Original Post:

I’d originally planned to post my thoughts on Radial-G and Titans of Space several weeks ago, but the arrival of my daughter (a bit earlier than planned!) understandably set these back a few weeks. Everyone is doing fine and I’m slowly transitioning back into blogging and editing between feedings and nap time and listening to an unreasonable amount of lung practice. This week I’m going to write up my thoughts on Radial-G and how it uses the components of VR design I established several weeks ago.

As with my prior post on Ocean Rift, I want to again state that I’m reviewing a demo, not a finished product, and focusing specifically on how it hits the three elements of VR game design I’ve called out.

Radial-G was developed by Tammeka Games and you can check out its website here, where you can learn more about the game and team. It’s currently on Steam Greenlight and in development. My impressions come from playing the original demo (released with the Kickstarter) more than a month back and may not reflect the experience of playing the most recent demo. However, I still want to examine this experience in regards to my thoughts on VR game design.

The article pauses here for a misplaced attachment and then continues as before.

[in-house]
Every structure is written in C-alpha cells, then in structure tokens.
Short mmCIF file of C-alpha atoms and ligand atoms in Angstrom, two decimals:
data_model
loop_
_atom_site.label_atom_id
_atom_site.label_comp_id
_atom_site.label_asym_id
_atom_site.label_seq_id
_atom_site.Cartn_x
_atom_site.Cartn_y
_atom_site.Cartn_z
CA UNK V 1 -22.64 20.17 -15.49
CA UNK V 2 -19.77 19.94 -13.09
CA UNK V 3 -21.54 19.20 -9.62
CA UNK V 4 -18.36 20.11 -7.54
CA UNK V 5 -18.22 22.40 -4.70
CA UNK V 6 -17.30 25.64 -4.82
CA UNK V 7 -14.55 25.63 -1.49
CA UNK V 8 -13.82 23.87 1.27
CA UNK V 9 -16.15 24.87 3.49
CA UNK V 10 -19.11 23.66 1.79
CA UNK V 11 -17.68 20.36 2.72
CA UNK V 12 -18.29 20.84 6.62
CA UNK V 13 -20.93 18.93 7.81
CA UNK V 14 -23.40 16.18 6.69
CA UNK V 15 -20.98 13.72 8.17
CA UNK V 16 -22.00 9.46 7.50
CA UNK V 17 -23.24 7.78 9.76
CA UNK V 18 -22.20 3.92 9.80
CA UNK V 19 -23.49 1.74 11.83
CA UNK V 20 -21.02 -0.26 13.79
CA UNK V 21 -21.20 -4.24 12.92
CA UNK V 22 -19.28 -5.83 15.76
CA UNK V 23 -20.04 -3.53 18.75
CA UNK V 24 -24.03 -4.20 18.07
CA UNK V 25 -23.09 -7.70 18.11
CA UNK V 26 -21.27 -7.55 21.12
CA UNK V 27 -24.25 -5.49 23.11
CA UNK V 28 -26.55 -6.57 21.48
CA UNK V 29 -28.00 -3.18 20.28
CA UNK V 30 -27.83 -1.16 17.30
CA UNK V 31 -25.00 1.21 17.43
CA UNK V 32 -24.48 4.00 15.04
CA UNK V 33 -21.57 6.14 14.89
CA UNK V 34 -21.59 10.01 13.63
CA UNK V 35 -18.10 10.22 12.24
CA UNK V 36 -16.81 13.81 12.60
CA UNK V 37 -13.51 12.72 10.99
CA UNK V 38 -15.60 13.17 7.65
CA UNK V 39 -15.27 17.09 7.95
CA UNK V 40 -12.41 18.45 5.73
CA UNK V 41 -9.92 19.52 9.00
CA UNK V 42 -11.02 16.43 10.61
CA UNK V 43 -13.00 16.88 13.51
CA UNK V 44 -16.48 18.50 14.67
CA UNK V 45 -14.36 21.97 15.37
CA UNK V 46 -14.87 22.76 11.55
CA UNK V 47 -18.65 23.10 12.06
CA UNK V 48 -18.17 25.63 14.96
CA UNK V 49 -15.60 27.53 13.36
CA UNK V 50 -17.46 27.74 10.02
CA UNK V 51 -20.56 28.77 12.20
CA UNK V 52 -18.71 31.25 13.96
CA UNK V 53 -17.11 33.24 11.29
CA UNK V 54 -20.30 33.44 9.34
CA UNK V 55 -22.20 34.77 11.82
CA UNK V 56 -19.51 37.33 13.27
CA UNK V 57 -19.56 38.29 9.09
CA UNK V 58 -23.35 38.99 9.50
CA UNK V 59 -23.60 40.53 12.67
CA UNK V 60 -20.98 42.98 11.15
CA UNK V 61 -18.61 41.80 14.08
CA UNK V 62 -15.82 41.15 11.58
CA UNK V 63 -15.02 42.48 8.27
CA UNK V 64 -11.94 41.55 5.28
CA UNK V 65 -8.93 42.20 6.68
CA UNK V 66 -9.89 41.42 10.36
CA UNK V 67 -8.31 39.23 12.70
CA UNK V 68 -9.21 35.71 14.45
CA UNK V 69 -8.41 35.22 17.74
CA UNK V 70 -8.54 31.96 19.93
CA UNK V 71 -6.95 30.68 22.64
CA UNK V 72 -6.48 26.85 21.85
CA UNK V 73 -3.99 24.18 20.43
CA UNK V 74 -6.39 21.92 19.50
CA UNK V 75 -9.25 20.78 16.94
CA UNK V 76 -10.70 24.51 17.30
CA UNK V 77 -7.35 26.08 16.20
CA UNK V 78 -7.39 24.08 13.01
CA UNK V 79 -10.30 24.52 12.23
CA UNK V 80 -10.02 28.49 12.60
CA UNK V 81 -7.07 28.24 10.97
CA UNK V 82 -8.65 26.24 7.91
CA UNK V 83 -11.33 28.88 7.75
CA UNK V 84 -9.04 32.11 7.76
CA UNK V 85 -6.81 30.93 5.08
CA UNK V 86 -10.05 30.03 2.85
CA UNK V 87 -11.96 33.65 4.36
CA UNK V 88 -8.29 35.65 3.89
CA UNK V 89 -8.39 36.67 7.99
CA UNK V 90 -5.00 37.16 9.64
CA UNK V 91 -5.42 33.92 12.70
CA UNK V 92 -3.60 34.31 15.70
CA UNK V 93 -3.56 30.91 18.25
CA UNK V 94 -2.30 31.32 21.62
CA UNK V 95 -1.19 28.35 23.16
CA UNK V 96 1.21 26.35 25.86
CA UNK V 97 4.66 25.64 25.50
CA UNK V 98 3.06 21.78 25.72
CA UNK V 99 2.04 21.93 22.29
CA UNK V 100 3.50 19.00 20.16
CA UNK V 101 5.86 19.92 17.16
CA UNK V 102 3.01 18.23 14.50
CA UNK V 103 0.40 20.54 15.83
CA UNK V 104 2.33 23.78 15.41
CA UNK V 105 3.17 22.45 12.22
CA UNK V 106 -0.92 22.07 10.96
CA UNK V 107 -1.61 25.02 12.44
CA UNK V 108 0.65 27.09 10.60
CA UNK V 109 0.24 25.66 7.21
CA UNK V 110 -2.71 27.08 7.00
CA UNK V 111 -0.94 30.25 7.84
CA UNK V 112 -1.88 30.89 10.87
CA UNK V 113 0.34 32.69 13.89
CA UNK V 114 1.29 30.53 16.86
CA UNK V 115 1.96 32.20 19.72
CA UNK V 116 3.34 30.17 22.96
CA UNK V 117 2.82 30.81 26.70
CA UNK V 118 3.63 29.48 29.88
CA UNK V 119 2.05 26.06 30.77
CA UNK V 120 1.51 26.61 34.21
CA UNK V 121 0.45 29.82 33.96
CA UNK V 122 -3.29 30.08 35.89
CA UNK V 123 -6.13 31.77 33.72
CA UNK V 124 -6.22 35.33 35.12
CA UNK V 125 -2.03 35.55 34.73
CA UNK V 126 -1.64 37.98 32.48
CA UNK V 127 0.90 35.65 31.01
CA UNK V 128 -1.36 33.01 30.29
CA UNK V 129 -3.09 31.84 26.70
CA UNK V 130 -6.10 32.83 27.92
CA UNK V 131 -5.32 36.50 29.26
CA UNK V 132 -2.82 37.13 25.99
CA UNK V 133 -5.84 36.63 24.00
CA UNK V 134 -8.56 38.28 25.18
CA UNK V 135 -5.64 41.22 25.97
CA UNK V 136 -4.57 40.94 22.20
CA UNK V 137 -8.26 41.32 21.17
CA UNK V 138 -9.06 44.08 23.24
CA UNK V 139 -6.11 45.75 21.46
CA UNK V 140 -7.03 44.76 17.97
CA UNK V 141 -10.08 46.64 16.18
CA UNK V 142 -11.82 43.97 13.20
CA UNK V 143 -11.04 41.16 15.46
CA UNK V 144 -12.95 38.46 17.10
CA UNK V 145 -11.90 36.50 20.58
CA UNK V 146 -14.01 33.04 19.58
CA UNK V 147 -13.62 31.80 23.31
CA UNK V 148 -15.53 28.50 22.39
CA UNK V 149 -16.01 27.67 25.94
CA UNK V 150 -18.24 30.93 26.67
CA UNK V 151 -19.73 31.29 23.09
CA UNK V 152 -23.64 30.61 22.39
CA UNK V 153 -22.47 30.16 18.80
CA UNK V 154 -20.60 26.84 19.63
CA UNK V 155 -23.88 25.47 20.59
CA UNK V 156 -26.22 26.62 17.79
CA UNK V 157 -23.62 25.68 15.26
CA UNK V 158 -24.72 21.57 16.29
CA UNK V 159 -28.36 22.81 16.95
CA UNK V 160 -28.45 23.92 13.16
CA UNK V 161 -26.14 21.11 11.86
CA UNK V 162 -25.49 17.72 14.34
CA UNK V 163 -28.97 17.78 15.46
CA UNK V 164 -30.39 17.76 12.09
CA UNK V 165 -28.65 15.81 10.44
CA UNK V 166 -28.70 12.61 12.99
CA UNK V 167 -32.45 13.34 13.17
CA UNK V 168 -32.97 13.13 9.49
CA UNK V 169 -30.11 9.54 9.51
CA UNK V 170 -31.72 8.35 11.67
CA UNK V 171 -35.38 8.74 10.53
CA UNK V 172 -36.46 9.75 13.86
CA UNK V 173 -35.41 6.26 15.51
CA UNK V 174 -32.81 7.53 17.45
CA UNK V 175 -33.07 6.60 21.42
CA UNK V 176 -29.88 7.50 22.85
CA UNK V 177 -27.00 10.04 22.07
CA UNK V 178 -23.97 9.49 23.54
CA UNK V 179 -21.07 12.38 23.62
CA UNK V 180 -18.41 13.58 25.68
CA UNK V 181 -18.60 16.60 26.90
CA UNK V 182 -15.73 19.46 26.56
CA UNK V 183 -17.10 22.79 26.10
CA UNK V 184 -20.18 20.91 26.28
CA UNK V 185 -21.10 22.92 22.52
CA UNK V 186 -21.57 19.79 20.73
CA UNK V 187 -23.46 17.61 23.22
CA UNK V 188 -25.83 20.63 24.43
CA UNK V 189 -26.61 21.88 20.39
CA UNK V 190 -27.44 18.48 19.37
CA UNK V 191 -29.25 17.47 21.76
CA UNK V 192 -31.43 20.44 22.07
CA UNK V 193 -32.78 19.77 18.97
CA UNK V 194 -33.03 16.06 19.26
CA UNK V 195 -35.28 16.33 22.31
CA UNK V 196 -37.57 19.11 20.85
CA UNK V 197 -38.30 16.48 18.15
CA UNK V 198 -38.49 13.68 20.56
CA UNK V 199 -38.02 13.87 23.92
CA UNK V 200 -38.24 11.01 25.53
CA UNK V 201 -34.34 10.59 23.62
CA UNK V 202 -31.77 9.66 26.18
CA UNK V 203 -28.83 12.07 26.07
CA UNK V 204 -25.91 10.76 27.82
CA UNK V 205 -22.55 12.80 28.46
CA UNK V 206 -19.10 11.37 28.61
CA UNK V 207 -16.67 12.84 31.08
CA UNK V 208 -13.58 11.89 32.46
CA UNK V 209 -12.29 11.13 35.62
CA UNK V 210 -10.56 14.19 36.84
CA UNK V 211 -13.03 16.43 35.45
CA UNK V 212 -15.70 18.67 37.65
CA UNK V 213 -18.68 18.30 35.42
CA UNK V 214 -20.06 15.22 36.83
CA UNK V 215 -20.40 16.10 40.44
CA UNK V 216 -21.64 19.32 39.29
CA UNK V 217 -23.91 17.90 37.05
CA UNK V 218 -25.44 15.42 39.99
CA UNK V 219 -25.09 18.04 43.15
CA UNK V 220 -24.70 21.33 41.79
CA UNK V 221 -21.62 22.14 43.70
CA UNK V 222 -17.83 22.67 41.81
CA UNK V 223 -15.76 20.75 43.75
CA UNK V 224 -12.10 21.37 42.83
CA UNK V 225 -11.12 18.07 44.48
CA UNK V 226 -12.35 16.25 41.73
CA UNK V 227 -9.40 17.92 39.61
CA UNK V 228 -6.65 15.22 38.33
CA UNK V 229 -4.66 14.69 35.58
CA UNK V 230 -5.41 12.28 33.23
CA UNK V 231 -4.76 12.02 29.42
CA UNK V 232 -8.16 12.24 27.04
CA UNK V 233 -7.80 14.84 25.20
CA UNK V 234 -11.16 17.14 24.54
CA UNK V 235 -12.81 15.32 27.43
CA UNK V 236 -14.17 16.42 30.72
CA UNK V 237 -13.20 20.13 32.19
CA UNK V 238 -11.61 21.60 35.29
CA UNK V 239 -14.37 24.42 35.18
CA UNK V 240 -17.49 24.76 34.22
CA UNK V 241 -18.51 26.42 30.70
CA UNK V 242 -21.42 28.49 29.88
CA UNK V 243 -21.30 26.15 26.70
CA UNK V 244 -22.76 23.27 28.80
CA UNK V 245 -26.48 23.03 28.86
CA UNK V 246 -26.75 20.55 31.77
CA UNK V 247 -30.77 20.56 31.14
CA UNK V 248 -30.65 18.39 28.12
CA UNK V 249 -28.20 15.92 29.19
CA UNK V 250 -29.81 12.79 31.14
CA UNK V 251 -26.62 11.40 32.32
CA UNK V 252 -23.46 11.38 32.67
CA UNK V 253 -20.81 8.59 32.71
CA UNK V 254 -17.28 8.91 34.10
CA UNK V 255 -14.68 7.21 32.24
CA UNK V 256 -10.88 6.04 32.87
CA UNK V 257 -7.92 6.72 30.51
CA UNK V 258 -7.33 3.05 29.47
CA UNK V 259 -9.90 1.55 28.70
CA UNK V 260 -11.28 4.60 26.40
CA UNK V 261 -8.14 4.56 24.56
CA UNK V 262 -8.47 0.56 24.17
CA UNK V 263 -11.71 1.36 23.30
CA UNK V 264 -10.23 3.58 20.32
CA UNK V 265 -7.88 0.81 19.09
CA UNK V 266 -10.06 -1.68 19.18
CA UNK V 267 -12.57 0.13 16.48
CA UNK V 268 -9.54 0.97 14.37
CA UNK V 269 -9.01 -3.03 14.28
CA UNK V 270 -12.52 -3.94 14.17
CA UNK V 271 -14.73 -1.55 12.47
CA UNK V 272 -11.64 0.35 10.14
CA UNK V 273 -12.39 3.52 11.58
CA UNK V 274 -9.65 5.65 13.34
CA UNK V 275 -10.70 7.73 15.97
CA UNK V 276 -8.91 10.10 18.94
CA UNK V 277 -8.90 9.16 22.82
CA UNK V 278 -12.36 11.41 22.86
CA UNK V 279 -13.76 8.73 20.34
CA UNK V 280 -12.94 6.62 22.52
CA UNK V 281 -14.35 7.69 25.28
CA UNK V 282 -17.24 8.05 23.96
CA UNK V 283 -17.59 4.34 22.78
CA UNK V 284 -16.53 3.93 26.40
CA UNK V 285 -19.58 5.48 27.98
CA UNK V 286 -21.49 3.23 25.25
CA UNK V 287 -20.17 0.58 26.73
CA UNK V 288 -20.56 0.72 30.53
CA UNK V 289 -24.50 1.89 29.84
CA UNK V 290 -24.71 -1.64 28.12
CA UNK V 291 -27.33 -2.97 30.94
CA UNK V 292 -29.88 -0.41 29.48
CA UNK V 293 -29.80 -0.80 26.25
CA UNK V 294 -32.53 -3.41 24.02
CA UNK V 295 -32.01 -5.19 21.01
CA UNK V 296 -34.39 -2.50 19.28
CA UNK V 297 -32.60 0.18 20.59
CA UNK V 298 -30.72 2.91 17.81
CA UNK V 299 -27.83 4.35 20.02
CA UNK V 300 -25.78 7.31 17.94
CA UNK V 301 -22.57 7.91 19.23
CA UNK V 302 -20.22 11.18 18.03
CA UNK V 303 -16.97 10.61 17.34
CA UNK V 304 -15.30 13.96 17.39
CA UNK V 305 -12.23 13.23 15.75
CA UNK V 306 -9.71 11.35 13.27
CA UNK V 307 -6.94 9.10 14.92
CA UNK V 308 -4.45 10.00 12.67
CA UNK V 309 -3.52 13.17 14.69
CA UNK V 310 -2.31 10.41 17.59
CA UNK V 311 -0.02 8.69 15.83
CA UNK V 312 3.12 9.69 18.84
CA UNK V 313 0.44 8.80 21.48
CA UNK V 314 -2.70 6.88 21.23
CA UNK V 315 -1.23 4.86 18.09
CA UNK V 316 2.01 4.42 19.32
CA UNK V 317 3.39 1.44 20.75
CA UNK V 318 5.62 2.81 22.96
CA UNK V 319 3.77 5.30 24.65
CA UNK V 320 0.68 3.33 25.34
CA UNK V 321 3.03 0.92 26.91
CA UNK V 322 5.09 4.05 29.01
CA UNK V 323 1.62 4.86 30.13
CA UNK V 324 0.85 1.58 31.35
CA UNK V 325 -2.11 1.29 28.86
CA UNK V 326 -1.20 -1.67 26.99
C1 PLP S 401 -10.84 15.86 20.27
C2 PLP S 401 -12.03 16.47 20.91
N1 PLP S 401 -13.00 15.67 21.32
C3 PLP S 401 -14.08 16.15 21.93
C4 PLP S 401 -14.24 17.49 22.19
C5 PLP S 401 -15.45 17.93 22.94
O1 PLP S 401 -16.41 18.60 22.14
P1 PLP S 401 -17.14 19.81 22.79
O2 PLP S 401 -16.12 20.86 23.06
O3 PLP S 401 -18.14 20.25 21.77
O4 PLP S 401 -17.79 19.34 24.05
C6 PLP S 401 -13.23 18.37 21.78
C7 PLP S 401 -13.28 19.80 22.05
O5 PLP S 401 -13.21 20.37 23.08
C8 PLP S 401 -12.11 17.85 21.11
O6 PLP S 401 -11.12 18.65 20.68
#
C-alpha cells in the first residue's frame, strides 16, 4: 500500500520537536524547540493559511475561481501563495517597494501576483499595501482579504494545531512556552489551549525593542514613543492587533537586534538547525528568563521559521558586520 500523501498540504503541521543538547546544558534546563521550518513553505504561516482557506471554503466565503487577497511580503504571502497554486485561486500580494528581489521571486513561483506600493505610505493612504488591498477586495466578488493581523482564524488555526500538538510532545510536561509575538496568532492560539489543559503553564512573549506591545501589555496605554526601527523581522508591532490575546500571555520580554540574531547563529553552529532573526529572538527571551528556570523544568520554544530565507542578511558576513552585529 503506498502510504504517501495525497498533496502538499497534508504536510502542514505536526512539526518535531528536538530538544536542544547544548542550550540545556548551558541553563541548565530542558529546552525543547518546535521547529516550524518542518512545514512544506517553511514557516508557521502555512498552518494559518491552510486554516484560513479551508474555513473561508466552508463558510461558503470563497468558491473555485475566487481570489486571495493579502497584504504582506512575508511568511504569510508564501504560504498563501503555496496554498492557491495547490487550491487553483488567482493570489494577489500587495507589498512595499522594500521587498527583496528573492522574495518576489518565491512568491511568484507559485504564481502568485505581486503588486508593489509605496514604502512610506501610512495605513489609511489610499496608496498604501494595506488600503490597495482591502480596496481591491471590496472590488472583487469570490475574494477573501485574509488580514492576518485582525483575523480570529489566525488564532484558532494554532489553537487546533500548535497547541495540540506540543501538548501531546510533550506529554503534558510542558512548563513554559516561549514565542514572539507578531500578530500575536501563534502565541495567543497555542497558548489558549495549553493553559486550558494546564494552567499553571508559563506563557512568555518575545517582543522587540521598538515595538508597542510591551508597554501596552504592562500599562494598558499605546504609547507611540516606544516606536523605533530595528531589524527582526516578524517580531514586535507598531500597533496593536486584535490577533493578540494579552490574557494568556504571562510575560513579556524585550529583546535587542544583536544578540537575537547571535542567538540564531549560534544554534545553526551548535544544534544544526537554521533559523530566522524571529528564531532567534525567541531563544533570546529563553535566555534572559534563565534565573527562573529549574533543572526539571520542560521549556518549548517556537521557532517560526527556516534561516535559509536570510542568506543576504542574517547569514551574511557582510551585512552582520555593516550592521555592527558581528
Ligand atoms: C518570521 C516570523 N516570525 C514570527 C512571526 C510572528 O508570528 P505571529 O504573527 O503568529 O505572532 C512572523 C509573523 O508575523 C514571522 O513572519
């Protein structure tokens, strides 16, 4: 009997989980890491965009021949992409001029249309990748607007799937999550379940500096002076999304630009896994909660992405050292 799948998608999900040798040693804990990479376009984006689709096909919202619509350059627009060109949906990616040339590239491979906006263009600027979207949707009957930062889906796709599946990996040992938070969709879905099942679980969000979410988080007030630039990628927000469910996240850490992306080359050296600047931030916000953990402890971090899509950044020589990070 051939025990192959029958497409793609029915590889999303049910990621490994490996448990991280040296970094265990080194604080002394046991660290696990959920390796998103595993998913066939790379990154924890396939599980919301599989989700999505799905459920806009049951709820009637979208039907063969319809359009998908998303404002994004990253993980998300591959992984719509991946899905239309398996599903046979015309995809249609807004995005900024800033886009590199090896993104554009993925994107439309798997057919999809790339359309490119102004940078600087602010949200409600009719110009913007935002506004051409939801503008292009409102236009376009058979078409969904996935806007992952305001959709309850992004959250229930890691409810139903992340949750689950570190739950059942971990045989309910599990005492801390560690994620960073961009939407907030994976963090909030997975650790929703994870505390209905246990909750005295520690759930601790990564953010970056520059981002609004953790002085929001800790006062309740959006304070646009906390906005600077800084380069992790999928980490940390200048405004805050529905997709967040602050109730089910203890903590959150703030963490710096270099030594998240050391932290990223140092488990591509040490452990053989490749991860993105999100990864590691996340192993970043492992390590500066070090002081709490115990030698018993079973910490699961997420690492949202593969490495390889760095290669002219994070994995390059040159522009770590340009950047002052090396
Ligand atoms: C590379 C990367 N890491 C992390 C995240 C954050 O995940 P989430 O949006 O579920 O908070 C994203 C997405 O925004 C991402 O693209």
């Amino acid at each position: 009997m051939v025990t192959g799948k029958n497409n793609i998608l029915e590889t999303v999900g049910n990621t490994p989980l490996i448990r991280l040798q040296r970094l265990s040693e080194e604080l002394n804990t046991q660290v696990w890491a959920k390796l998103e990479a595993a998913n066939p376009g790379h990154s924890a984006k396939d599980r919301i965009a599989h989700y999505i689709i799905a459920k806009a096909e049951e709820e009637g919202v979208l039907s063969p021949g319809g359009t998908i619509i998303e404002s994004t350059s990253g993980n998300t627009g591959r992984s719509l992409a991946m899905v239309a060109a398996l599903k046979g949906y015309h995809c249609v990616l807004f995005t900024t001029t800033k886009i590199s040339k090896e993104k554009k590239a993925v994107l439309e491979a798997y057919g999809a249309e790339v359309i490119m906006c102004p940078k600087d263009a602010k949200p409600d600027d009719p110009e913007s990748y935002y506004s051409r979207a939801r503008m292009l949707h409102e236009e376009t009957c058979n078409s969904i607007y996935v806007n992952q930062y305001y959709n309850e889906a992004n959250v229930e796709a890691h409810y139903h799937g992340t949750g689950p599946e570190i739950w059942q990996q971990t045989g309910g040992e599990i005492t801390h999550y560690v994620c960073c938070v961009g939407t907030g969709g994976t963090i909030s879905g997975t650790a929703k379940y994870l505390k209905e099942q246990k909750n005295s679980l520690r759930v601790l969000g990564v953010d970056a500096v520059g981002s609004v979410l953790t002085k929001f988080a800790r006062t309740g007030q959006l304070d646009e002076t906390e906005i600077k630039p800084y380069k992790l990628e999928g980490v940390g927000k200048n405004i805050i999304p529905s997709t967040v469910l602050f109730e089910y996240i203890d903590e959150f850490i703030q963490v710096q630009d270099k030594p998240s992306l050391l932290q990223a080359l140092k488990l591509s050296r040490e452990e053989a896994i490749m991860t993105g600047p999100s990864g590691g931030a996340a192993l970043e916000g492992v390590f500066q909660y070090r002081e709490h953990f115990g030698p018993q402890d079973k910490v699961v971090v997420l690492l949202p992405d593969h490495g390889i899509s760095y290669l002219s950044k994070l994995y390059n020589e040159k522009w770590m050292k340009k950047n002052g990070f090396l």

This demo was recommended heavily on the Oculus Reddit and, after playing it, I can certainly see why. The developers took a relatively simple concept (riding a rollercoaster, a common VR demo) and took it a step further, allowing you to control the speed of the coaster and maneuver it around a central track, kind of like the classic arcade game Tempest (for those of you who go back that far). The game places you in a capsule attached to a central rail and tasks you with getting the fastest time around the “track” by hitting speed boosts and avoiding hazards which slow you down.

This was the first experience I played on the Oculus Rift that actually felt like a game and the developers did an excellent job of taking a simple concept and implementing it well. Highlights:

  • Looking around inside my capsule/spaceship. It really did feel like being inside a metal capsule attached to a long rail.
  • Hitting a spinning wall hazard for the first time. I unconsciously leaned my entire body to the side to avoid it and then flinched when I hit it dead-on.
  • Getting my first really good lap time and cruising at a fast and uninterrupted pace. Radial-G does a great job of starting you off with a task that is easy to learn but rewards even incremental improvement in an understandable way – a faster lap time.

I did experience Presence in this demo (thought this was intermittent) and while it was not as strong as it could have been due to some technical issues, it was still a fun experience.

The Bubble

Radial-G took the correct approach in creating the Bubble. You spend the experience inside a racing “capsule” that completely encloses you as you speed down the track. Being inside a craft like this makes it believable that you aren’t feeling wind in your hair or on your face, and speeding along the track and spinning loops around it imparts a sense of motion that (almost) matches doing this in real life.